Title: The Cardturner
Author: Louis Sachar
Release Date: Available
Alton Richards has not had the best of summers. His girlfriend just left him in order to hook up with his best friend, and now he’s being forced to spend his now incredibly free weekends with his aging uncle, Lester Trapp. His mother assigned him to be his cardturner for bridge every Sunday, as his uncle is now blind, ill, and above all, very very rich. Forming a bond with Lester seems to be the only thing his parents want for him, willing to go to any length to have their names in that man’s will. Alton reluctantly takes the job, verbalizing the game of bridge for him, due to his condition. Alton is surprised, though, to find that he isn’t the only family member working to worm his way into his uncle’s will — he’s in competition with the young and supposedly insane Toni Casteneda. But as the summer stretches on, and his strange bridge-related endeavors start to make sense, Alton finds himself surprisingly pleased with the card game, his uncle, and even Toni.
Sachar has managed to make one of the most boring and seemingly uneventful plots into an incredible contemporary novel. I can’t imagine why you would feel the urge to read this book after that plot, I mean, bridge? Really? But I promise you this book is worth the initial uncertainty. Sachar keeps his usual comedic and sarcastic style, and even has the courtesy to add in a small graphic (a whale, actually) above the text whenever he goes into too much detail about the card game, so it’s easy to skip what confuses most uninterested teenagers. This was actually his first time (that I’ve seen) using the first person, and he absolutely nailed it. This book, despite it’s mundane frame, was actually a bit of a nailbiter, having me, a human with less initiative than your average tortoise, incredibly interested in a card game I had always assigned to a demographic far past mine. It had some phenomenally unexpected cliffhangers, and I cannot stress enough how much every person needs to read it.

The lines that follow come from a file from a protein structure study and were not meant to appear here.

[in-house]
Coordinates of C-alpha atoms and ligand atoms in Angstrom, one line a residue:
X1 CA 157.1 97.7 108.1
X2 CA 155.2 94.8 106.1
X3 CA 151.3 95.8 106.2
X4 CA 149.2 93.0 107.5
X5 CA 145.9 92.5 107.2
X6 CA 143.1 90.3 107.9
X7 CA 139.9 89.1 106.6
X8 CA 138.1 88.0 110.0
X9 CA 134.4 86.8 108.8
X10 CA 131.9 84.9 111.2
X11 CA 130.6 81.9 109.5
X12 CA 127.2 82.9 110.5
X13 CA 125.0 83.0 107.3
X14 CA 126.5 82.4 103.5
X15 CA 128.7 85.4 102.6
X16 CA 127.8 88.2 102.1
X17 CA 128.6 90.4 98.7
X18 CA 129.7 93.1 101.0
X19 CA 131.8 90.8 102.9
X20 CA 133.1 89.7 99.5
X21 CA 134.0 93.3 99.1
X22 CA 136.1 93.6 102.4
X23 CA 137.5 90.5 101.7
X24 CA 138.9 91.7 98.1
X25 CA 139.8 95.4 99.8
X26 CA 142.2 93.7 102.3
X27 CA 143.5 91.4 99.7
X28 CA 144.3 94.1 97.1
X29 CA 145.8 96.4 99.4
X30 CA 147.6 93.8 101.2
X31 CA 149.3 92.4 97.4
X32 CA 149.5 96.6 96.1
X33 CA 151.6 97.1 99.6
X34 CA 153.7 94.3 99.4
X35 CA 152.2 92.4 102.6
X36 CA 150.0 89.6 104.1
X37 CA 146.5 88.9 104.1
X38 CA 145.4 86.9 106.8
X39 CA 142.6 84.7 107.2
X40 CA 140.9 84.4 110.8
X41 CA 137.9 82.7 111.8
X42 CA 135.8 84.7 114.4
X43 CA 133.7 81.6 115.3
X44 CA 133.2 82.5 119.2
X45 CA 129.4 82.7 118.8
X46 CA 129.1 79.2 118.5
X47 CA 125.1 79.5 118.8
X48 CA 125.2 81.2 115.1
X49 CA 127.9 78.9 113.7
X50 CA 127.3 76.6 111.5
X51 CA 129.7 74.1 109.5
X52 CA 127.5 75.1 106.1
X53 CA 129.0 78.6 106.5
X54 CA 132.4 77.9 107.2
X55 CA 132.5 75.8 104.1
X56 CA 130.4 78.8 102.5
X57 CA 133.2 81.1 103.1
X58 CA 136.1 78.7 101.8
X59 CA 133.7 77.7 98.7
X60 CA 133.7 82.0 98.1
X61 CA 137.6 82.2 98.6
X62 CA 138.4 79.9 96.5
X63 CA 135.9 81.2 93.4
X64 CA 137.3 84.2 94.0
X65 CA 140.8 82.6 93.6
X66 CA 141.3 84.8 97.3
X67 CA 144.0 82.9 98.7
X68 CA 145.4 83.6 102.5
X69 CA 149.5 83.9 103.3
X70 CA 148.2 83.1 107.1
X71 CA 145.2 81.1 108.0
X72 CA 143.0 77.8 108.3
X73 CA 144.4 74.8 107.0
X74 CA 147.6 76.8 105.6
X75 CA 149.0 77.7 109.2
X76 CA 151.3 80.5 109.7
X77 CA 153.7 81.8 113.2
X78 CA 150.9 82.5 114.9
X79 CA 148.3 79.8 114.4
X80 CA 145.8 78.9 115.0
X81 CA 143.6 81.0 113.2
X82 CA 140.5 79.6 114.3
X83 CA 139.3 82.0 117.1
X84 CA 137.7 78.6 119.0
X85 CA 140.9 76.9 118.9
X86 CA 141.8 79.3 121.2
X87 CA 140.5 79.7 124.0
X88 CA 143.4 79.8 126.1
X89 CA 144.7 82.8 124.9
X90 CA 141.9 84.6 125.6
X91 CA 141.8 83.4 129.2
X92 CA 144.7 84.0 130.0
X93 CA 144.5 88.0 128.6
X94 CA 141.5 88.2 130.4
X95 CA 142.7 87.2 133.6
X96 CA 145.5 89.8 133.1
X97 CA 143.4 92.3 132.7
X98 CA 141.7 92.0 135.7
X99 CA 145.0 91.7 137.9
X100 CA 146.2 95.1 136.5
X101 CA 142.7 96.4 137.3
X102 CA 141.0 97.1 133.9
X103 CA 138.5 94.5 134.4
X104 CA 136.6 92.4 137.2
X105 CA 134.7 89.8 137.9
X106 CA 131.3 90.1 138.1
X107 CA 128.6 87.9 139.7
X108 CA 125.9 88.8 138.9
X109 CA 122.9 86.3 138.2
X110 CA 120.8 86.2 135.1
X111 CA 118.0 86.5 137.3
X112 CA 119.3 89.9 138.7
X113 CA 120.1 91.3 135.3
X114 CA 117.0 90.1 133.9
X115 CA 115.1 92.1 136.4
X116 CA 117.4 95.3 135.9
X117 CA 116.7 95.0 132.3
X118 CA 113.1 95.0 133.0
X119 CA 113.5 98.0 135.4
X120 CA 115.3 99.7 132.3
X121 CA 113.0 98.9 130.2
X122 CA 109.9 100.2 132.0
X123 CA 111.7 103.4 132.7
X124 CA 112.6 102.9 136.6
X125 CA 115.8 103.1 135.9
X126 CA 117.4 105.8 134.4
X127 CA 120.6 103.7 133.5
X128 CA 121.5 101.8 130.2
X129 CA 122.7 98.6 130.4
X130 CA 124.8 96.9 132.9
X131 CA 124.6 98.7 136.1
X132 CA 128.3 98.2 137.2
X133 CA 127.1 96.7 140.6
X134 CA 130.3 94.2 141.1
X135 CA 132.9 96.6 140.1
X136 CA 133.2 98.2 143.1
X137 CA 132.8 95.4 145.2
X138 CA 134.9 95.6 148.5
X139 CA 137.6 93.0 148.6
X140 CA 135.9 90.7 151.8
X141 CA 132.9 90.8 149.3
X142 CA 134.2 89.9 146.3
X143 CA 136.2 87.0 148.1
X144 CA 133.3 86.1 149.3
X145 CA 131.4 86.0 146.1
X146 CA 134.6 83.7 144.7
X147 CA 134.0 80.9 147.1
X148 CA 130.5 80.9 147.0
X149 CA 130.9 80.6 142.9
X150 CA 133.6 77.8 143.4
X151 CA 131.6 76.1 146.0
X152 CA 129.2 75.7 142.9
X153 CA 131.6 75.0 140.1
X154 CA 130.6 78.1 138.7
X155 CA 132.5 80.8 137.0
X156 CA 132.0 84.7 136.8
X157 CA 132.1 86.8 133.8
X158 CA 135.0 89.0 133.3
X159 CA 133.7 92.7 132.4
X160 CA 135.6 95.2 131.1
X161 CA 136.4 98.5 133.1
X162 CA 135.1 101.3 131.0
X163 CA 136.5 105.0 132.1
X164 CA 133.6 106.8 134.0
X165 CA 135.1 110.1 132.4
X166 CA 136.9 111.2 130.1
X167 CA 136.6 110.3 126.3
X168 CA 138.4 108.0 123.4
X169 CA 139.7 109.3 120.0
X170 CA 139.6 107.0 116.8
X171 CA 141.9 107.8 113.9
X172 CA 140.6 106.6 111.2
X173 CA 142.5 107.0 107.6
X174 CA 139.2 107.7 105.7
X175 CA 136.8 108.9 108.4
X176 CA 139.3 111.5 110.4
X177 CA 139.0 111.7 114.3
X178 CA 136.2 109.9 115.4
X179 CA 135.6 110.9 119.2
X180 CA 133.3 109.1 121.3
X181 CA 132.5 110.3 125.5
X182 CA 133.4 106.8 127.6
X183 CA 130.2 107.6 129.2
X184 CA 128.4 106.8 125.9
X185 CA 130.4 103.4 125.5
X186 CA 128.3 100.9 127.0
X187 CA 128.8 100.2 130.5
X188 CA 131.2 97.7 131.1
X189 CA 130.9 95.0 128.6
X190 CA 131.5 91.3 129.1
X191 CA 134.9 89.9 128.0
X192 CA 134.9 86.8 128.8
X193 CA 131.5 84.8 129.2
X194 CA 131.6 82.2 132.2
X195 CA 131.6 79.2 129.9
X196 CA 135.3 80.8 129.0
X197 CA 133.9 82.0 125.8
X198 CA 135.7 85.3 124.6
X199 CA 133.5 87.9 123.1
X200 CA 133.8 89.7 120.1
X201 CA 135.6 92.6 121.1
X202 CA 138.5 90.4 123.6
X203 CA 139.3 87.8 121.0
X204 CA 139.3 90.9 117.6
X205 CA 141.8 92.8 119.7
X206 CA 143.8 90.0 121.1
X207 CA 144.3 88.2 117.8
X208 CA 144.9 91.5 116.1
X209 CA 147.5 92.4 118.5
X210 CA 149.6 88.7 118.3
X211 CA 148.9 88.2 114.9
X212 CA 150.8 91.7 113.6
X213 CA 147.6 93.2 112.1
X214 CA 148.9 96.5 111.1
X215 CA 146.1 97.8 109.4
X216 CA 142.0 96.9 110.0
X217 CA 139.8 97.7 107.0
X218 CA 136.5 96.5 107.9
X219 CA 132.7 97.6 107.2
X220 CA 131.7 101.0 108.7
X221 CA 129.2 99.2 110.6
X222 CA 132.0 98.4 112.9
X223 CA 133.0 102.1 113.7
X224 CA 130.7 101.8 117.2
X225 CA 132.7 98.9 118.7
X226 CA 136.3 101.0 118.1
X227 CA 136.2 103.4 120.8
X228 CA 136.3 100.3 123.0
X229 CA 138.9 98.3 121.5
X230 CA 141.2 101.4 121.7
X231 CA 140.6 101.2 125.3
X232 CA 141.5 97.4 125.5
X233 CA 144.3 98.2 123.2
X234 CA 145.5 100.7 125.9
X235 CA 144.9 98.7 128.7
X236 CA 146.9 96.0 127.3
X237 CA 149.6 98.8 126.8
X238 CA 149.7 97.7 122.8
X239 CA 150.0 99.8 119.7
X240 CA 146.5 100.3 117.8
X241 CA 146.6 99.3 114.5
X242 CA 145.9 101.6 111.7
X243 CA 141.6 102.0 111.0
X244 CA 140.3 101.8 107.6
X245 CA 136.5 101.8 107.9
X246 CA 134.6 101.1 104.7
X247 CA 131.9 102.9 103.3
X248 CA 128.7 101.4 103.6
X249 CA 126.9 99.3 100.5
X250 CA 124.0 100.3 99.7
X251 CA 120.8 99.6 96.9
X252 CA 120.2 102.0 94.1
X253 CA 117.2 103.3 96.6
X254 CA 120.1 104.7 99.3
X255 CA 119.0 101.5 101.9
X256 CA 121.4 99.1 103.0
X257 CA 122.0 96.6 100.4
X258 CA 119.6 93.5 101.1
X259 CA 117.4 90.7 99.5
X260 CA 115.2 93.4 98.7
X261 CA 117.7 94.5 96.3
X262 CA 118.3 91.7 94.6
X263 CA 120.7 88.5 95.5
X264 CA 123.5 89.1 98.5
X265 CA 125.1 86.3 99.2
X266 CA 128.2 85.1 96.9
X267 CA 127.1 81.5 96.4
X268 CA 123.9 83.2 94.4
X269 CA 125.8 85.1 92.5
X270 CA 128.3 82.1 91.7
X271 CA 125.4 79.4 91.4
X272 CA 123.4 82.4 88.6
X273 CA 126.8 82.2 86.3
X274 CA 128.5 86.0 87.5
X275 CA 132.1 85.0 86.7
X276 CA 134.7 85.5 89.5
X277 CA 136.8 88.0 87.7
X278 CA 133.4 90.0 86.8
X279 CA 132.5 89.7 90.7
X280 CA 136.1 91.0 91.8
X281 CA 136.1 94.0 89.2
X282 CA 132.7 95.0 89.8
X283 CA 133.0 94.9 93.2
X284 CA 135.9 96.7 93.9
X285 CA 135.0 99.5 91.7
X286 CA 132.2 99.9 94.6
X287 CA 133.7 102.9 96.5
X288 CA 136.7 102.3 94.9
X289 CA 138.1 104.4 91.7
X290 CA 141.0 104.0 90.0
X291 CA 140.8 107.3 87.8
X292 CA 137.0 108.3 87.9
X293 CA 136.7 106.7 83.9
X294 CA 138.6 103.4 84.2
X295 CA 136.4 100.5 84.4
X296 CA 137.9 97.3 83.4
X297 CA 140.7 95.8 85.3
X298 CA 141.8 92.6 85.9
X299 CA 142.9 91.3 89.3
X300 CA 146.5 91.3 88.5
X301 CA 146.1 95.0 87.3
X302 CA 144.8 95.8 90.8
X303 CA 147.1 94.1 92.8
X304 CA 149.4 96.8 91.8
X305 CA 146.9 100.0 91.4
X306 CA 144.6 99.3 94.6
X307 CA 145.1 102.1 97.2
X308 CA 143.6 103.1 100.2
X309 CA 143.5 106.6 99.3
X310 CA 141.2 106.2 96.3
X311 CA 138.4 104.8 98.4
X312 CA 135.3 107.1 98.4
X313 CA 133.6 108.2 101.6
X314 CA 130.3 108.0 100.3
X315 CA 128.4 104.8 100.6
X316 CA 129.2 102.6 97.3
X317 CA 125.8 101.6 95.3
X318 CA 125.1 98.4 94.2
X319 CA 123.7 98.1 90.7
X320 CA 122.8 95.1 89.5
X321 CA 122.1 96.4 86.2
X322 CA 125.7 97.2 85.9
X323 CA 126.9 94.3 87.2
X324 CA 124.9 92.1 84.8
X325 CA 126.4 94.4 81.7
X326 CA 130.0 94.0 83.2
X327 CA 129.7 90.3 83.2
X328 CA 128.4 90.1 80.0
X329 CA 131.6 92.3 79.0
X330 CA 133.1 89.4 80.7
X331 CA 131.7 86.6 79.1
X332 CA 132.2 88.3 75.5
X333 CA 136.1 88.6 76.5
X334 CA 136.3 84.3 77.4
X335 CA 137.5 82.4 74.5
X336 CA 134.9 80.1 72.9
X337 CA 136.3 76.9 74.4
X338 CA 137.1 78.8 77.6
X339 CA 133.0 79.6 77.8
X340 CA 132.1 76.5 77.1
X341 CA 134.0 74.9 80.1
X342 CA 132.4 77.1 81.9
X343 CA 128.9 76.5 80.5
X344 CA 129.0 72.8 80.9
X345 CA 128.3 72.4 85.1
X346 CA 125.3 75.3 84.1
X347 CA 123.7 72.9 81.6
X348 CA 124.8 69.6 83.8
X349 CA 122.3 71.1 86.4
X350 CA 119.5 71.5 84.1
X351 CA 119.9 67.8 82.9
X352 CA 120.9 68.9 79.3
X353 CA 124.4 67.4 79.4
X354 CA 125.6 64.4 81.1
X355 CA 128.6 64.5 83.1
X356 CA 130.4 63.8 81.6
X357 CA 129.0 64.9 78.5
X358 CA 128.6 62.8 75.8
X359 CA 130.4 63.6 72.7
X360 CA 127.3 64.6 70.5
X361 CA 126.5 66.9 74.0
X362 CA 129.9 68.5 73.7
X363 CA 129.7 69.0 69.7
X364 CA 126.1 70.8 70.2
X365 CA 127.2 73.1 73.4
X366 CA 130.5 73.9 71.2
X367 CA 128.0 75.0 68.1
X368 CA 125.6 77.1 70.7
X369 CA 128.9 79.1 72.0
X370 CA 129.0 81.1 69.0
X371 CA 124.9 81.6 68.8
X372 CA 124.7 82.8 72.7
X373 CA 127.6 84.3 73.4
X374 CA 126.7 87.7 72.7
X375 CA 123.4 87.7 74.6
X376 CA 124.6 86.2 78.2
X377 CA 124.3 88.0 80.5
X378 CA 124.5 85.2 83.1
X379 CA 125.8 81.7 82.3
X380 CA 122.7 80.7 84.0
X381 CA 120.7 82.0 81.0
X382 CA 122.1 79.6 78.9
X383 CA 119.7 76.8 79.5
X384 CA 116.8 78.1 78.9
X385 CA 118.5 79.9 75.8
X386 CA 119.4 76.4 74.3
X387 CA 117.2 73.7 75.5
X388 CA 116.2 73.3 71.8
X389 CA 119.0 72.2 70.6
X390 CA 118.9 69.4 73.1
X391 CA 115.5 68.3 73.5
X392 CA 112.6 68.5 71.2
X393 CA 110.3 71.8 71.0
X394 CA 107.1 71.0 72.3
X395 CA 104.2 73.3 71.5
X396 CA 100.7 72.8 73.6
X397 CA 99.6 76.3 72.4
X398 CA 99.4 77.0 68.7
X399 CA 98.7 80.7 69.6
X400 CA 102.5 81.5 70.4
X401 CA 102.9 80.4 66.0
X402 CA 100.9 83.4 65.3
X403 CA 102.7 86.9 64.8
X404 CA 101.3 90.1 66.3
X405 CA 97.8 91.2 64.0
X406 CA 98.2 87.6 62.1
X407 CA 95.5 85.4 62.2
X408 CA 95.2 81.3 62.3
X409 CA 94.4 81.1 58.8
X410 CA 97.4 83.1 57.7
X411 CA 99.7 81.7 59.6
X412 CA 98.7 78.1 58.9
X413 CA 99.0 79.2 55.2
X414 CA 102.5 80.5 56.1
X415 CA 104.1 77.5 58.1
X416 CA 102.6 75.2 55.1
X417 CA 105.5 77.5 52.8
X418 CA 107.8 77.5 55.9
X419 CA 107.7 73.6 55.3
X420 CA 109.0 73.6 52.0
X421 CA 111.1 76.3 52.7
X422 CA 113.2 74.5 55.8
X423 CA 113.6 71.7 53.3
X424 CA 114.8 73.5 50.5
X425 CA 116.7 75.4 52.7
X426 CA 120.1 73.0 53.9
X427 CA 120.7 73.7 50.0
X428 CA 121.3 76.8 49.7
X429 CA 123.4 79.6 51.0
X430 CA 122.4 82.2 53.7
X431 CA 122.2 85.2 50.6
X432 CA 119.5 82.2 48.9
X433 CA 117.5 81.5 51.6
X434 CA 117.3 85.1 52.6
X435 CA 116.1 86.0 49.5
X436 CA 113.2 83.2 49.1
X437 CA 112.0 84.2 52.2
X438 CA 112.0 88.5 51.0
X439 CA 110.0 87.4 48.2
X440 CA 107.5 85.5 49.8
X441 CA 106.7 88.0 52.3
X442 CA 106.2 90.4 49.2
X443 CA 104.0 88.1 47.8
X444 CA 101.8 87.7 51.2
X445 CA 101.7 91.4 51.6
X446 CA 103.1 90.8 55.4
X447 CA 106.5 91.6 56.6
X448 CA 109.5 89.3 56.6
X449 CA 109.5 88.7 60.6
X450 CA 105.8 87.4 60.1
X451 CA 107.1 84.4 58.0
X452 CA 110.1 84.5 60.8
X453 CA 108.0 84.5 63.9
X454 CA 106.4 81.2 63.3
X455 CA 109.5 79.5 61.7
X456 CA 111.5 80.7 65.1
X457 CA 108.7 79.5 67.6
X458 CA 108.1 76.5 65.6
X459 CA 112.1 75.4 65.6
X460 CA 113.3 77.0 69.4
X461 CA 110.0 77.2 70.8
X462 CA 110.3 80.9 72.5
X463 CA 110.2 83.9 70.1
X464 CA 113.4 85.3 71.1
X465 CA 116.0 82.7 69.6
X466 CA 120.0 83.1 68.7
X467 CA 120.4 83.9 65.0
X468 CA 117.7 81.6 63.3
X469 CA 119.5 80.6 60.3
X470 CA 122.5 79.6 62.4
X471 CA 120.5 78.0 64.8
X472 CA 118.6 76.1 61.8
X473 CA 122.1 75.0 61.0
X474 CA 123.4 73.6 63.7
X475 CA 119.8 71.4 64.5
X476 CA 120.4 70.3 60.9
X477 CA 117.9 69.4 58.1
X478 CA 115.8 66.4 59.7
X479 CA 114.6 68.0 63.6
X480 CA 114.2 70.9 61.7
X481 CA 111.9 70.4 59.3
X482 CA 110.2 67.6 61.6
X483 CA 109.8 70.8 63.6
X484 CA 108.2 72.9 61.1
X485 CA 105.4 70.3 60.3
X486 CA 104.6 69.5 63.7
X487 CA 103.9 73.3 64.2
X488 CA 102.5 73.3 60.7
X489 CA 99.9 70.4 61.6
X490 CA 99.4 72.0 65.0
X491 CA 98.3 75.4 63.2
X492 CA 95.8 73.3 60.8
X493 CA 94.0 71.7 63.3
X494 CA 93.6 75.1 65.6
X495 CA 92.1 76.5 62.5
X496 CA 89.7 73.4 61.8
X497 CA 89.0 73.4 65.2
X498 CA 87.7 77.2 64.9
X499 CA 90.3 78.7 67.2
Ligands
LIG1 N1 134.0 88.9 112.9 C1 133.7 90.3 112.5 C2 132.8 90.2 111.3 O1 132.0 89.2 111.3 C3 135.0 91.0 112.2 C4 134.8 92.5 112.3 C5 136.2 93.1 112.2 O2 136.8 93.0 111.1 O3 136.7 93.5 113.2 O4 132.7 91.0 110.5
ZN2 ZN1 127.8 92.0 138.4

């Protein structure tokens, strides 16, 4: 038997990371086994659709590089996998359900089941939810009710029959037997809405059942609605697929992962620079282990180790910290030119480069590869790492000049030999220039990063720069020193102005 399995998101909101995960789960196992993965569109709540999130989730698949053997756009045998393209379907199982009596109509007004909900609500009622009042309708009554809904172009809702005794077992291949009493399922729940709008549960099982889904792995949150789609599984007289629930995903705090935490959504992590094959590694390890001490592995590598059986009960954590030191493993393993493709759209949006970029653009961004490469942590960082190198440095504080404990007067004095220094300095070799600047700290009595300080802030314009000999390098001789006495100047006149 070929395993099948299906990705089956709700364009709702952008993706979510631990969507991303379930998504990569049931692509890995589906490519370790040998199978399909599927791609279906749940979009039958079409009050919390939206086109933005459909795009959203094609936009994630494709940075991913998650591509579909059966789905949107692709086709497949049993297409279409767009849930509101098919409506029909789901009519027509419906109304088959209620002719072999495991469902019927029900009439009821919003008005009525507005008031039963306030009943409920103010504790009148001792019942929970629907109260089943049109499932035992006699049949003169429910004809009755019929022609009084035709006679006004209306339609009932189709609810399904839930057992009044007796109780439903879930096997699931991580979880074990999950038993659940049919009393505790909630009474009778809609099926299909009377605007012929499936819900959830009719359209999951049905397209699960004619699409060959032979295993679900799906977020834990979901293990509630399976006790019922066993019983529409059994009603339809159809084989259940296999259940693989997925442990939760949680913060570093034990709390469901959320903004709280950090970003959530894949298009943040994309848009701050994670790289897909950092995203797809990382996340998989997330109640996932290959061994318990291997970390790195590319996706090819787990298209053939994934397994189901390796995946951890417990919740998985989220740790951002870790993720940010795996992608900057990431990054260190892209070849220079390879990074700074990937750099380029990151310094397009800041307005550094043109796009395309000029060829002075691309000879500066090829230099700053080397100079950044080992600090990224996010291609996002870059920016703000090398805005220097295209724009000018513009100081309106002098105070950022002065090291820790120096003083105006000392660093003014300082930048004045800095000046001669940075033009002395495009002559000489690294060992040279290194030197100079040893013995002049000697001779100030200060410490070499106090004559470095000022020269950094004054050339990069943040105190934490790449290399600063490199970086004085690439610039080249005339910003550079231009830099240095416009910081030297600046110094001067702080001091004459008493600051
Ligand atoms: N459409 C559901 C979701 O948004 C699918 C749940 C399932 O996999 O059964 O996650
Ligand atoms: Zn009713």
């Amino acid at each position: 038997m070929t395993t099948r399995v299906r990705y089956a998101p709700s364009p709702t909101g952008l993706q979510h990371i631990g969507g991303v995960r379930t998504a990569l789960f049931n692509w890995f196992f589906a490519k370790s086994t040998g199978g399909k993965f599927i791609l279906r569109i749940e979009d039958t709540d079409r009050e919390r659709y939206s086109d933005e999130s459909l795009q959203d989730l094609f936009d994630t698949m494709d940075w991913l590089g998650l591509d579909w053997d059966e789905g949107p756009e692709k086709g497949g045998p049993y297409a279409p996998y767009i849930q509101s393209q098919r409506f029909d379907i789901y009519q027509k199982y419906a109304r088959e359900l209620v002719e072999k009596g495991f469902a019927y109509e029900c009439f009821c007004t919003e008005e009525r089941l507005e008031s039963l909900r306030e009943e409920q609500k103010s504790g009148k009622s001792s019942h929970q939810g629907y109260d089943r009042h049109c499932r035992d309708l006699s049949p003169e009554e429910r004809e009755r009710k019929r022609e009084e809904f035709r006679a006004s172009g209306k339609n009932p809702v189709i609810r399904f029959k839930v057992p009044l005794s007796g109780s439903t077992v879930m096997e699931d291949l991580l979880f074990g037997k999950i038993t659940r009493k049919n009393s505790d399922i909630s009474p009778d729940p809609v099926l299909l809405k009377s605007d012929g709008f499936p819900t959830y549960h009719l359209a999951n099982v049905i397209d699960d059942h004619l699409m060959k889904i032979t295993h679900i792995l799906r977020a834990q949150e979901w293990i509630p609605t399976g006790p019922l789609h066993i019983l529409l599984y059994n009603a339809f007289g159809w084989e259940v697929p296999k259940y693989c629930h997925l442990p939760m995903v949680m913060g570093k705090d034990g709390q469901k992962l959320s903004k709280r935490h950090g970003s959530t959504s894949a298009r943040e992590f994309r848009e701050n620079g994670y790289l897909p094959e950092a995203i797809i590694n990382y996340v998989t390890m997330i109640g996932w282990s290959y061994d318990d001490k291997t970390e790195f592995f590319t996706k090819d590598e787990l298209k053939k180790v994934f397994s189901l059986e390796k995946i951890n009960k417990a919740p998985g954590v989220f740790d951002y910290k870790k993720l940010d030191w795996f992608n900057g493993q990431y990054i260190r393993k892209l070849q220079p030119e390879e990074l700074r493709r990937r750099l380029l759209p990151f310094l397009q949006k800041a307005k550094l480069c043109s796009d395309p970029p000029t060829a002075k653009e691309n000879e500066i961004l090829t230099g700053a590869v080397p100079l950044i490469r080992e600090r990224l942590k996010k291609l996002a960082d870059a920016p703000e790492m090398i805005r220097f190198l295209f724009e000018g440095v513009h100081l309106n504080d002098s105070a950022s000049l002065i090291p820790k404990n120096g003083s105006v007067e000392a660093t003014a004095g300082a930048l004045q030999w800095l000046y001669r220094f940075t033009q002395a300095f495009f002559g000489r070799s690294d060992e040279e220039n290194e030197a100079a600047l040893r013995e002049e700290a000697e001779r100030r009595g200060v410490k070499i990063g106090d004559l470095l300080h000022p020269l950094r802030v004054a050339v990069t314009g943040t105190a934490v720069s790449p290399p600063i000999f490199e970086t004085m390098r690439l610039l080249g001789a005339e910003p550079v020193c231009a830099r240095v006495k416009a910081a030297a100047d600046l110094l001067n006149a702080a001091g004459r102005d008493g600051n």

Review by Alex
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